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Papa, My Father

(Critical Survey of Contemporary Fiction)

It is readily apparent to even the most casual reader that in the case of Leo F. Buscaglia, the acorn did not grow too far from the tree. In this latest missive from the proponent of the dynamics of human love, the life and times of his beloved father are presented in such a manner as to reveal the seminal influence of the elder Buscaglia upon the younger.

Rocco Bartolomeo Buscaglia was the most ordinary and yet extraordinary of men. He was anything but a captain of industry, a figure of world renown, or a celebrity whose appearance on television talk shows ensures a large and devoted audience. A humble immigrant who worked hard throughout his life and normally kept his family in shoes and bread, the elder Buscaglia was more than nominally successful as a husband and father. He taught, by example, powerful and time-tested lessons about life, beauty, responsibility, self-respect, and love--lessons which are as applicable to the urban megapolis of contemporary America as they were to his native Italian village.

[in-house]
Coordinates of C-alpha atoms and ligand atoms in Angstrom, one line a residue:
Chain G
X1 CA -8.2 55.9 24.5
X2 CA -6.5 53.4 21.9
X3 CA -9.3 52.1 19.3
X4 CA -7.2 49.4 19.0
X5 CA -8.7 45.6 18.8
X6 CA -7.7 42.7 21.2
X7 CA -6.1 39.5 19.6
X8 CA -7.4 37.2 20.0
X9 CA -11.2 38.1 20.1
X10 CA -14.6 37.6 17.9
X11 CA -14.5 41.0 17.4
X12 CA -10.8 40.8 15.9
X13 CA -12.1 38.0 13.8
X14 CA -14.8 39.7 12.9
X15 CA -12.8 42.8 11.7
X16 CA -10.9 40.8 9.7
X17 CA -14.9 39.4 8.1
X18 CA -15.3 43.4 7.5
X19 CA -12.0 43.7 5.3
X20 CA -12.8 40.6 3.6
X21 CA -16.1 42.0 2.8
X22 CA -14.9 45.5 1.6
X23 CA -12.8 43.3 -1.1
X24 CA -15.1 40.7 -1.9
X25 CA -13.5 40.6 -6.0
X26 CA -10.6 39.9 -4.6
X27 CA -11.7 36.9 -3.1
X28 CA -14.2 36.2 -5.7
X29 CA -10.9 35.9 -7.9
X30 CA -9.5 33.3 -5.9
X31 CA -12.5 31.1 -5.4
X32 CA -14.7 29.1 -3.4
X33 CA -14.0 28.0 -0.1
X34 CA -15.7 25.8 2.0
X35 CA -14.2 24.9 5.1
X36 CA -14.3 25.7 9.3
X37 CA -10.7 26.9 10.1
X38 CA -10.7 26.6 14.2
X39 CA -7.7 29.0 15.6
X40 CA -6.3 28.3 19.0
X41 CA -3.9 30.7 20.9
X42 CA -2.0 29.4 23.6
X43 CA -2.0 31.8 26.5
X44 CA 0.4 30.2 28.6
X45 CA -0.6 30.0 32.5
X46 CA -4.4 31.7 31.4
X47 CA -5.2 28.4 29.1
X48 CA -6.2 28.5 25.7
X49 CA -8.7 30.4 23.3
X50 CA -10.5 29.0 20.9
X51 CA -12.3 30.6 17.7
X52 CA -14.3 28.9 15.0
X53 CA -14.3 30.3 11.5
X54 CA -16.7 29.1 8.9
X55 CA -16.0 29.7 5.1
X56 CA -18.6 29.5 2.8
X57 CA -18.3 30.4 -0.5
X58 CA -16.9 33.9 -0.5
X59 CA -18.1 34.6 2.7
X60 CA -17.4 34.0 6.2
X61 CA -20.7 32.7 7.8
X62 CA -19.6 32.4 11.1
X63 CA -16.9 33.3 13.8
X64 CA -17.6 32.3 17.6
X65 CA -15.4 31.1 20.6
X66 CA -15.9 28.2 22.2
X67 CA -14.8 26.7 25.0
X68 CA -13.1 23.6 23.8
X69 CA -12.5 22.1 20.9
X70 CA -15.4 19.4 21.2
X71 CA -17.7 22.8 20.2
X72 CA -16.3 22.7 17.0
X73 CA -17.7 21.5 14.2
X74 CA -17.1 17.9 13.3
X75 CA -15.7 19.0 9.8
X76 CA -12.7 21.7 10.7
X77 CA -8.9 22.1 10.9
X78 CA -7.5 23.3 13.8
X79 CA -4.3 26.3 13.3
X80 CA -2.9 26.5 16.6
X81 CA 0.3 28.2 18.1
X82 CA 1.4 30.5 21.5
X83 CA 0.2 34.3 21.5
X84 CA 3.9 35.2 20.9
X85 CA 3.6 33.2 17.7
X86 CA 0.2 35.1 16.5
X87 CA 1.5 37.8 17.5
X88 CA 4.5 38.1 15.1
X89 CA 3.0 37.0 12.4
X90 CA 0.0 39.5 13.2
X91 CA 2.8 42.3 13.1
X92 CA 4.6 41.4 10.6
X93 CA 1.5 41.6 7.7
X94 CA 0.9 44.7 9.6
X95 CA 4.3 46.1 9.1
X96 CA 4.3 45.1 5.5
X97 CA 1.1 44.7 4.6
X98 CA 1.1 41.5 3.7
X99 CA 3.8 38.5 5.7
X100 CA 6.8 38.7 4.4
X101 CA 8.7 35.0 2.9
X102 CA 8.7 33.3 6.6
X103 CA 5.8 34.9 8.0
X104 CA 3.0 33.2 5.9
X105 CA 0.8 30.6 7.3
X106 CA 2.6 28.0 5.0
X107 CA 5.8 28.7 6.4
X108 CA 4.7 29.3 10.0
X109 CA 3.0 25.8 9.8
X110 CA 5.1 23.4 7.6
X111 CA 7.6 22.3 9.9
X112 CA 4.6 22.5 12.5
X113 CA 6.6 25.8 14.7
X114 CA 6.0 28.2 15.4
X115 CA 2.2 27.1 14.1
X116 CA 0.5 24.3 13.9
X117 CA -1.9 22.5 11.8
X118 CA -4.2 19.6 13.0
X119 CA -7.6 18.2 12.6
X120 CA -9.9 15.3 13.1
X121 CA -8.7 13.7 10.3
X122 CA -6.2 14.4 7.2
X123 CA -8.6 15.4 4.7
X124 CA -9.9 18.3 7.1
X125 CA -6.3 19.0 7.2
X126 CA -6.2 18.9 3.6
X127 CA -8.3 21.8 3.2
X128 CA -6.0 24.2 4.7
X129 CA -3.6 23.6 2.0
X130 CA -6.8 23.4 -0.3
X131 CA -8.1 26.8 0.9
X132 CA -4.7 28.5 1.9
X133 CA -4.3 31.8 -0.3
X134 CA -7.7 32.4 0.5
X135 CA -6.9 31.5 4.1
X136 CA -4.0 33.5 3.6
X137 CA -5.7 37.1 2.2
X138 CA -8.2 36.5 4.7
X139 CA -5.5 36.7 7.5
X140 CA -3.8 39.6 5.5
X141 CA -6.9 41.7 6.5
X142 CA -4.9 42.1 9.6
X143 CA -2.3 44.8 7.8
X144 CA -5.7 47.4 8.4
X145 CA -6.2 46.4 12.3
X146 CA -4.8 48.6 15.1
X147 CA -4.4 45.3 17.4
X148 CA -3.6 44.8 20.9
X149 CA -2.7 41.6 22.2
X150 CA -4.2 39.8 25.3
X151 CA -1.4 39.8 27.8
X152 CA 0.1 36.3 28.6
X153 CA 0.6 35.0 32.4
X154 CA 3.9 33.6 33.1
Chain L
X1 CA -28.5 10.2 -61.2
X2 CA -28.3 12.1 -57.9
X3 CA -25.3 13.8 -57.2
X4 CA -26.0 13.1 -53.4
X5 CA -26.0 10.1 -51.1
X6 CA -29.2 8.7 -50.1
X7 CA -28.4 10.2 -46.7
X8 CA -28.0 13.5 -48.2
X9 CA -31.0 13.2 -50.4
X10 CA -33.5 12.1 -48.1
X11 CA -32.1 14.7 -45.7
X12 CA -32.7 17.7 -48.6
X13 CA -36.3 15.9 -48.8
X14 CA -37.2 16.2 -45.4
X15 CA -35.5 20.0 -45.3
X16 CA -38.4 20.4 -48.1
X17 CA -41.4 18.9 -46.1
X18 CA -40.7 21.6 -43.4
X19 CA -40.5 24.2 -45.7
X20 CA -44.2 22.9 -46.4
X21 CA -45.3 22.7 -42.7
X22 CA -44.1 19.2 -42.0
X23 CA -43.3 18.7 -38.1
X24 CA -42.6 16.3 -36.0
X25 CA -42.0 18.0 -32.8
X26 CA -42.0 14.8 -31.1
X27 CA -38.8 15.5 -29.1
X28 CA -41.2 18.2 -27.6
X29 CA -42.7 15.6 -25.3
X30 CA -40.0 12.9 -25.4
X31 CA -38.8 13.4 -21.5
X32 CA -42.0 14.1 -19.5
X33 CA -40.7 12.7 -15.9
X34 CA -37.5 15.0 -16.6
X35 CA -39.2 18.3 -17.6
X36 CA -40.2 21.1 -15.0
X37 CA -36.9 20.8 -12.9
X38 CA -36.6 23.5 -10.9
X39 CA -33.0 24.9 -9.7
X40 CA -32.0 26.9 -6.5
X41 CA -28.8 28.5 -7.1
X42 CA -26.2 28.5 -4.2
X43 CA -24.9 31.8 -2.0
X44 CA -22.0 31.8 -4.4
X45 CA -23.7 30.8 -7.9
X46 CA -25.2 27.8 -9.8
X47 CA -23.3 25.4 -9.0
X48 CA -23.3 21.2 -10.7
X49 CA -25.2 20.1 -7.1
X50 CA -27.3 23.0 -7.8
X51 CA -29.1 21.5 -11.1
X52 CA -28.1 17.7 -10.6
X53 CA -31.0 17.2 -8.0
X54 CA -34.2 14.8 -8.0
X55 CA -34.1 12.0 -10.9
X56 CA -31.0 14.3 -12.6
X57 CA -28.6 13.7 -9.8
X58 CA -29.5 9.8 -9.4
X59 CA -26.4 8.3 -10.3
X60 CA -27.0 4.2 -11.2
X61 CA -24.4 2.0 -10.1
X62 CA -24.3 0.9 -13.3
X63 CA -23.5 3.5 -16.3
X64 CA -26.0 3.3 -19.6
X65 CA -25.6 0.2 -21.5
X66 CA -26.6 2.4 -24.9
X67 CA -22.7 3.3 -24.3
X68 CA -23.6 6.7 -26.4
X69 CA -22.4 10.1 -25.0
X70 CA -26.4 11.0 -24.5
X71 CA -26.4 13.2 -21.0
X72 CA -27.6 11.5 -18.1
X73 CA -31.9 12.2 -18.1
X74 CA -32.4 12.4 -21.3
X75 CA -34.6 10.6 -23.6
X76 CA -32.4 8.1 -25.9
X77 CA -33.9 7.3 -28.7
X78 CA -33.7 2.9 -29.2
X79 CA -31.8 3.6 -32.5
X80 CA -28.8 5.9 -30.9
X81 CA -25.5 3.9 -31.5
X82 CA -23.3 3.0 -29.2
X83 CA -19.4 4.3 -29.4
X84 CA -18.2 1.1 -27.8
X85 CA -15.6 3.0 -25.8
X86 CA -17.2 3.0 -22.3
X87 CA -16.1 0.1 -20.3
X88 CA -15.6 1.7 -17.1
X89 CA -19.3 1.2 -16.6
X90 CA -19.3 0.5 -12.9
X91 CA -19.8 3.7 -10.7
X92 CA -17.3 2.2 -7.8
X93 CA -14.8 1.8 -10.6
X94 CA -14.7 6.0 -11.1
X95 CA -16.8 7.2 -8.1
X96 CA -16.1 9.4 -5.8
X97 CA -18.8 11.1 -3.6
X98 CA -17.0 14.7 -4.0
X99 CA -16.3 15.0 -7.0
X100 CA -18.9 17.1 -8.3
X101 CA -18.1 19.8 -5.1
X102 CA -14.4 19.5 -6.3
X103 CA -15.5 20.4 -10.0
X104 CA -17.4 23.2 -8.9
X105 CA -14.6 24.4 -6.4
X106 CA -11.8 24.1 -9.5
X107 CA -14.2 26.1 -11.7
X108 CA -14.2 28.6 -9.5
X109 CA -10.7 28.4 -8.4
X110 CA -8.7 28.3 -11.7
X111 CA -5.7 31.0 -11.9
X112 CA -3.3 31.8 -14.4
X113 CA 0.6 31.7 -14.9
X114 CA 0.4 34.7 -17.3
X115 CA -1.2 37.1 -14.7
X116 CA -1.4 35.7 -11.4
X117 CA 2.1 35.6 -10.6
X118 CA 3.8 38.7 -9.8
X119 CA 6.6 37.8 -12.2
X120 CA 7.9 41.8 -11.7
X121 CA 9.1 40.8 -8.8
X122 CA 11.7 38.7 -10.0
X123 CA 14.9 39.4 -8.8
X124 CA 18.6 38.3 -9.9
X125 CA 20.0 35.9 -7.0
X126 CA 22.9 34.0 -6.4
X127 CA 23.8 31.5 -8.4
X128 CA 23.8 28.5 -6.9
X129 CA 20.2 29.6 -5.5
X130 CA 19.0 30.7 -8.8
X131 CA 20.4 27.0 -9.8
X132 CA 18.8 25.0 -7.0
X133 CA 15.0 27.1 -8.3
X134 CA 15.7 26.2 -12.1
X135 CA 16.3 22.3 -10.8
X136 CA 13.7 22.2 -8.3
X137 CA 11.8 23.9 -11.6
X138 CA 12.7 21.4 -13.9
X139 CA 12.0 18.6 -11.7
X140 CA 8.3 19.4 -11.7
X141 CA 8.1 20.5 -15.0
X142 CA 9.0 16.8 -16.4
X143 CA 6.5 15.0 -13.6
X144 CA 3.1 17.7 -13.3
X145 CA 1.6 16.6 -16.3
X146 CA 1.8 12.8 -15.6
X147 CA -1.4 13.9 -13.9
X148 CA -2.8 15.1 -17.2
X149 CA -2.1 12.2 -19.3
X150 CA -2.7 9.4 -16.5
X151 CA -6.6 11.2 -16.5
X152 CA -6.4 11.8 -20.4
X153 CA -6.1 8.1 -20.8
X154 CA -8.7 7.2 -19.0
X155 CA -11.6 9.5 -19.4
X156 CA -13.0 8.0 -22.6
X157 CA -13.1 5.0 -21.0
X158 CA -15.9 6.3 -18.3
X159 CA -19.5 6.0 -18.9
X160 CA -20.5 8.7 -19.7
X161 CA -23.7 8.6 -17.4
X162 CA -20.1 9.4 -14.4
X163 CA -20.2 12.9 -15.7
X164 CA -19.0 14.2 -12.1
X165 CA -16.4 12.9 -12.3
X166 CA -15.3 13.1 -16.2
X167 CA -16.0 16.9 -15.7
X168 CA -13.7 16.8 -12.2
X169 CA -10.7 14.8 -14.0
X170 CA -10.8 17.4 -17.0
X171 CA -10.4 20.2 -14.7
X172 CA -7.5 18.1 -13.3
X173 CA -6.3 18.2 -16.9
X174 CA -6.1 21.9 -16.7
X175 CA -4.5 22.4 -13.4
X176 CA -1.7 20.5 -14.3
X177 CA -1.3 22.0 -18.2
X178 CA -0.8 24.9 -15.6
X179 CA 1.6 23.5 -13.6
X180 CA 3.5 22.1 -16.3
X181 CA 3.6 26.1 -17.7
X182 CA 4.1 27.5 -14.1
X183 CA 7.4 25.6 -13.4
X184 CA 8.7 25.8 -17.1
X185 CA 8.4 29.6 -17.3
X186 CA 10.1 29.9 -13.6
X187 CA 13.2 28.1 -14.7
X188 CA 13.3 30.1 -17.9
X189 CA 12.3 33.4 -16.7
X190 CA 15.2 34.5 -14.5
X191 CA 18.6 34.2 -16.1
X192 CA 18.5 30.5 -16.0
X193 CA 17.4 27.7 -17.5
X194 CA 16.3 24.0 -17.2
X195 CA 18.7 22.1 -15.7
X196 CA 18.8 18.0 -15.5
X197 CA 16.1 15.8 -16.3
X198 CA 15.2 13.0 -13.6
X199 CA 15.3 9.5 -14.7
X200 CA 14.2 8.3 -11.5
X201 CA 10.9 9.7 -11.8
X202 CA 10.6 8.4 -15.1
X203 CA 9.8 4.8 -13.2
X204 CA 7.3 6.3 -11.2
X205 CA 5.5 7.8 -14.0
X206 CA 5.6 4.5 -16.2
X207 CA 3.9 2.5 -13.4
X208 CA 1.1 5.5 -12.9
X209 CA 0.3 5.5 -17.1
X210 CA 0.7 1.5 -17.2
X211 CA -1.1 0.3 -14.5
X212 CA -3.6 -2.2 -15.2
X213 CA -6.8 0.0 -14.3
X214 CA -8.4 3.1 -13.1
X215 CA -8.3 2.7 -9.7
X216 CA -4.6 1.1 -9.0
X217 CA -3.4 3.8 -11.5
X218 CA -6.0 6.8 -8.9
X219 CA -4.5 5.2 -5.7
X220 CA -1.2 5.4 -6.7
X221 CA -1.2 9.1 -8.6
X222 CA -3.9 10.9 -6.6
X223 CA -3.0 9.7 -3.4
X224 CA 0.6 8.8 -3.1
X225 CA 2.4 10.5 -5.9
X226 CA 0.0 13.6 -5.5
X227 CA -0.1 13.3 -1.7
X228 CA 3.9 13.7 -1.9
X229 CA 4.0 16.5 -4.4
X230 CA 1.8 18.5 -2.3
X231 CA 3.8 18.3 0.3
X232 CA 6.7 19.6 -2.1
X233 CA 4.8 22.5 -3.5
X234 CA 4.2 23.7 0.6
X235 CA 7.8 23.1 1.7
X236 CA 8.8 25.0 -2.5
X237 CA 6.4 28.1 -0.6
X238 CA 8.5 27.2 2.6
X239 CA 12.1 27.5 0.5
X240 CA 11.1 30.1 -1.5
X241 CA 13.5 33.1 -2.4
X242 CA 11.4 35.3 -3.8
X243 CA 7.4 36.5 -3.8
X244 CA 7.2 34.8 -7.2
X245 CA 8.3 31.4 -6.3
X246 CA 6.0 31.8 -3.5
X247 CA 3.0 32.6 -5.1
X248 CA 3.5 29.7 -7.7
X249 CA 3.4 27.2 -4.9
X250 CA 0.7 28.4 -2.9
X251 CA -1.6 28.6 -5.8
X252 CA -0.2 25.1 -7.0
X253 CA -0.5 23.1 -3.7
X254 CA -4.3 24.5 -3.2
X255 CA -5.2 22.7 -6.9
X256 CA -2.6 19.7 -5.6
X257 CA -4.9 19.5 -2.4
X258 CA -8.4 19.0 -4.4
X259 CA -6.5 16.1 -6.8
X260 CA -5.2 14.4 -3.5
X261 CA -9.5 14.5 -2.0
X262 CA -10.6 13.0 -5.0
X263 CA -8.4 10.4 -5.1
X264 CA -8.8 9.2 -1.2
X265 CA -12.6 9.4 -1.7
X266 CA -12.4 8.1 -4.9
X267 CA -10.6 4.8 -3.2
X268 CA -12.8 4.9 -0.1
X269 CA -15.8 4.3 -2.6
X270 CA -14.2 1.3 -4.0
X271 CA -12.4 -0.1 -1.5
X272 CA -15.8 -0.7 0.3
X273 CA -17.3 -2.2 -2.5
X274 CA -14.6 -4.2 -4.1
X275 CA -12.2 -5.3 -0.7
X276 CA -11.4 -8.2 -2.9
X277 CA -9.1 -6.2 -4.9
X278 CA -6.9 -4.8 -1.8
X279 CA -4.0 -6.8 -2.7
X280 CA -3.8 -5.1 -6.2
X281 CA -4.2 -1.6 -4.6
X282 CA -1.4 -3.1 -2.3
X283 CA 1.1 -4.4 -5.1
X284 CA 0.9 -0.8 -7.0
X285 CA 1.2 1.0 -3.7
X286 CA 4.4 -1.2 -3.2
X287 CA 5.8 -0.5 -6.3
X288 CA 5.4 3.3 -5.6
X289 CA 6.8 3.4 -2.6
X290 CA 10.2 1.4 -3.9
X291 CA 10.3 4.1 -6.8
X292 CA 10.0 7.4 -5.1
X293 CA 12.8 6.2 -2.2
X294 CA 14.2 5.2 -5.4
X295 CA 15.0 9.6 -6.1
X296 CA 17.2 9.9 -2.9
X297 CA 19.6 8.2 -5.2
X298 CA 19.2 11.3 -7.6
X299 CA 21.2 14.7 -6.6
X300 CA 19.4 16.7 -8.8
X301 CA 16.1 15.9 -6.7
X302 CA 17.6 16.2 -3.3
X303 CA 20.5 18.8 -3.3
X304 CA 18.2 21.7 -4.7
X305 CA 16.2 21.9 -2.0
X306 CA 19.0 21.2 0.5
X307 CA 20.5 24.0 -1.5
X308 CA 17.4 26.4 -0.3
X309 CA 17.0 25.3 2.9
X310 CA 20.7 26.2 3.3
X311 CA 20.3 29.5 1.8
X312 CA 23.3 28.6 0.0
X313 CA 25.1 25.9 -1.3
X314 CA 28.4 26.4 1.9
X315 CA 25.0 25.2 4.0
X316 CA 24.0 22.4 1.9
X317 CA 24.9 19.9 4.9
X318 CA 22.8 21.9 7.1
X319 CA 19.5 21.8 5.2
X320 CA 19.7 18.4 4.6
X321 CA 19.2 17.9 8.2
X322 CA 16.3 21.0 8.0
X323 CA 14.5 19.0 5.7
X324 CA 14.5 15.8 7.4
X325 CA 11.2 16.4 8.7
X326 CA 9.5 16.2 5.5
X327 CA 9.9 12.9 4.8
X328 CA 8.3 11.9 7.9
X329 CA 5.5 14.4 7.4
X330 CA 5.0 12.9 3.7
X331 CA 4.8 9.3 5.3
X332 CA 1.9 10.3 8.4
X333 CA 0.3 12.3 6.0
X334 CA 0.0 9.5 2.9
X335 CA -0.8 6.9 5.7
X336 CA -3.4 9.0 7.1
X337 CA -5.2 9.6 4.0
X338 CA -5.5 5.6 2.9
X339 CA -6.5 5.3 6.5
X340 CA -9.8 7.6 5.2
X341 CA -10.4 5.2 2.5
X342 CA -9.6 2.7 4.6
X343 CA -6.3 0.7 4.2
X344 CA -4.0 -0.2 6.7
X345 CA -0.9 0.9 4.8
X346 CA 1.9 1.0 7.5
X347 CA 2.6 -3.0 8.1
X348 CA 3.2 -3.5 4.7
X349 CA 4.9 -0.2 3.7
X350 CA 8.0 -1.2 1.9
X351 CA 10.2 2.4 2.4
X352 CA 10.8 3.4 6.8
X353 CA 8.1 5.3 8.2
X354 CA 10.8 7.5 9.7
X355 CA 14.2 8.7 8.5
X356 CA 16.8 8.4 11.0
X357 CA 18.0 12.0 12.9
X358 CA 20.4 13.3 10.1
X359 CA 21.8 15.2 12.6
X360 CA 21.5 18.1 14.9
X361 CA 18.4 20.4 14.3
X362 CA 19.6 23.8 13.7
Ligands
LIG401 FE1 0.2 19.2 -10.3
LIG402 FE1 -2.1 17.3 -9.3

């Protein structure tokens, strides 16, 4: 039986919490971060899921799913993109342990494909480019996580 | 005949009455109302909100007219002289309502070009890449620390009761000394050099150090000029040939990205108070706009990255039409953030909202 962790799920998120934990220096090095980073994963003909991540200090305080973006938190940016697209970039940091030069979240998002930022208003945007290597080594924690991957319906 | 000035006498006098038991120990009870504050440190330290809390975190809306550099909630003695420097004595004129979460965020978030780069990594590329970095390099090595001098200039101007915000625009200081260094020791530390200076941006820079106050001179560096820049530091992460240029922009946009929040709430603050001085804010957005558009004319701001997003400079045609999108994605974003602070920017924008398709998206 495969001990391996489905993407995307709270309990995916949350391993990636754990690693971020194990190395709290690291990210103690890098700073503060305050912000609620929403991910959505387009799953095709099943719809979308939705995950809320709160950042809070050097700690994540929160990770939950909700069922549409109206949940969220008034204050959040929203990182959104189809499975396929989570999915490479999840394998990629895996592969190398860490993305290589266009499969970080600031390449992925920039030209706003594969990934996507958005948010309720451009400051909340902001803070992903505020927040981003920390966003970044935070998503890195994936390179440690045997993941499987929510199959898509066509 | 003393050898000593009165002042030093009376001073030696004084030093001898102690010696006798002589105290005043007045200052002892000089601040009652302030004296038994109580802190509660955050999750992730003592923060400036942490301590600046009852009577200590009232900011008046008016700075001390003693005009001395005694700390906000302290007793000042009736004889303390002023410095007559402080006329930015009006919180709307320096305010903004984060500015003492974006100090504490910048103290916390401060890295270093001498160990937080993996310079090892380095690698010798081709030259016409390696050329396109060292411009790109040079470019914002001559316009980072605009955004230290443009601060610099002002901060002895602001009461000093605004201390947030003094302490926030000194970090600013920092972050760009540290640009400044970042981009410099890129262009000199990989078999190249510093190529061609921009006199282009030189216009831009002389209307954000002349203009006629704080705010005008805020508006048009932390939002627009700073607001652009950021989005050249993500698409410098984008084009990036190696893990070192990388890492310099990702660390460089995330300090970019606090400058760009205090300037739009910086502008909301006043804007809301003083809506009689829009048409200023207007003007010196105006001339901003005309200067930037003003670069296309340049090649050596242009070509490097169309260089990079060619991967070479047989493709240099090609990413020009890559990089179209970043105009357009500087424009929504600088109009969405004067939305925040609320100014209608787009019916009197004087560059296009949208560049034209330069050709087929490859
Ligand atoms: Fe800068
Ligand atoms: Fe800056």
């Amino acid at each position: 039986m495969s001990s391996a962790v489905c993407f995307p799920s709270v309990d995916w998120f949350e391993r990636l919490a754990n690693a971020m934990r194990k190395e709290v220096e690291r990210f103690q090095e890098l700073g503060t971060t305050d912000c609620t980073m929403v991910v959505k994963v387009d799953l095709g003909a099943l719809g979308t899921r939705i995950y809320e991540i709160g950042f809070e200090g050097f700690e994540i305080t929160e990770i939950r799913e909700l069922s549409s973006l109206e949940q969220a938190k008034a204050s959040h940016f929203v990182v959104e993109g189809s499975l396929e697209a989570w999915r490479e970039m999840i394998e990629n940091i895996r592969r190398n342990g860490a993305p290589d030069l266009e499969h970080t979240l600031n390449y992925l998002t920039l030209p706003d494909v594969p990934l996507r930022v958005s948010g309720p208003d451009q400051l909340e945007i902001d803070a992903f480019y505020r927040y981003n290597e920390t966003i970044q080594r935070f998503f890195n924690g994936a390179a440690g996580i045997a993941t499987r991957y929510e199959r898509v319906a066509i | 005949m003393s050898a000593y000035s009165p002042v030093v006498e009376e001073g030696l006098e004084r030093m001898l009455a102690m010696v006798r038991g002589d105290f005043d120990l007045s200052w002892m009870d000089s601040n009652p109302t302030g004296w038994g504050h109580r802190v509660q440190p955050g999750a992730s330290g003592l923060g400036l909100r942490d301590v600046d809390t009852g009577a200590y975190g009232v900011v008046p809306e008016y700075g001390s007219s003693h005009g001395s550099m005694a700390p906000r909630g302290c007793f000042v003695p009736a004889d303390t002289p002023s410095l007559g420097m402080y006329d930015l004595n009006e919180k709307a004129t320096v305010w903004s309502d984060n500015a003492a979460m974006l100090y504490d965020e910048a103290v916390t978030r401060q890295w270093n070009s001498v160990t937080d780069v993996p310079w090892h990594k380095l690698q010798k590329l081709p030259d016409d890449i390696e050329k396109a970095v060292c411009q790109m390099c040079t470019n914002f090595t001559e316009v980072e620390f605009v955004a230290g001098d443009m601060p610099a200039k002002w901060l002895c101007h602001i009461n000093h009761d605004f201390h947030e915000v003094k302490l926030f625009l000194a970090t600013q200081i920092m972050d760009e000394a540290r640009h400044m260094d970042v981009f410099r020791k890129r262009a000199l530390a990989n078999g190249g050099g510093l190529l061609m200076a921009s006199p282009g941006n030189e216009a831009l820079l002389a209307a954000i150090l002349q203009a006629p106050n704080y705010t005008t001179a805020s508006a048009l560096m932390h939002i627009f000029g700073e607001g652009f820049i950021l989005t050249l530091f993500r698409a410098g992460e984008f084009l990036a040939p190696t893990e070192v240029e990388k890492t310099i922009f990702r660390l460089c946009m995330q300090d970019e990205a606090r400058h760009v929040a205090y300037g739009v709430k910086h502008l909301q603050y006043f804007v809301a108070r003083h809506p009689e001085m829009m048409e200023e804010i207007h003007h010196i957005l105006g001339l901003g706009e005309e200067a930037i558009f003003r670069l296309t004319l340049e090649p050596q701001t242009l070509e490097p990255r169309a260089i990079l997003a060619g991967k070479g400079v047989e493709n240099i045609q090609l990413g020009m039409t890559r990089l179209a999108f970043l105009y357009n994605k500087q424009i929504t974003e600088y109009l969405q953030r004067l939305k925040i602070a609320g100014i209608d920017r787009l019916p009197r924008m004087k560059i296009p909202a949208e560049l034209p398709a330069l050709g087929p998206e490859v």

PAPA, MY FATHER appears designed to serve two purposes. On the one hand, this recital of Leo Buscaglia’s memories is intended to evoke memories of the reader’s own father. At the same time, in celebrating the values associated with the nuclear family of days gone by, the author may be inviting the flattery of imitation. It is clear, too, that Buscaglia hopes to counter the popular image of the American father as a genial boob who is incapable of pouring water from a boot even if the instructions are written upon the heel. It is to be wondered if the lessons of the elder Buscaglia will be seen as relevant by the modern two-income family with 1.2 children. Still, the younger Buscaglia has provided his own future biographer, if there is to be one, with a valuable account of those influences which molded his own character.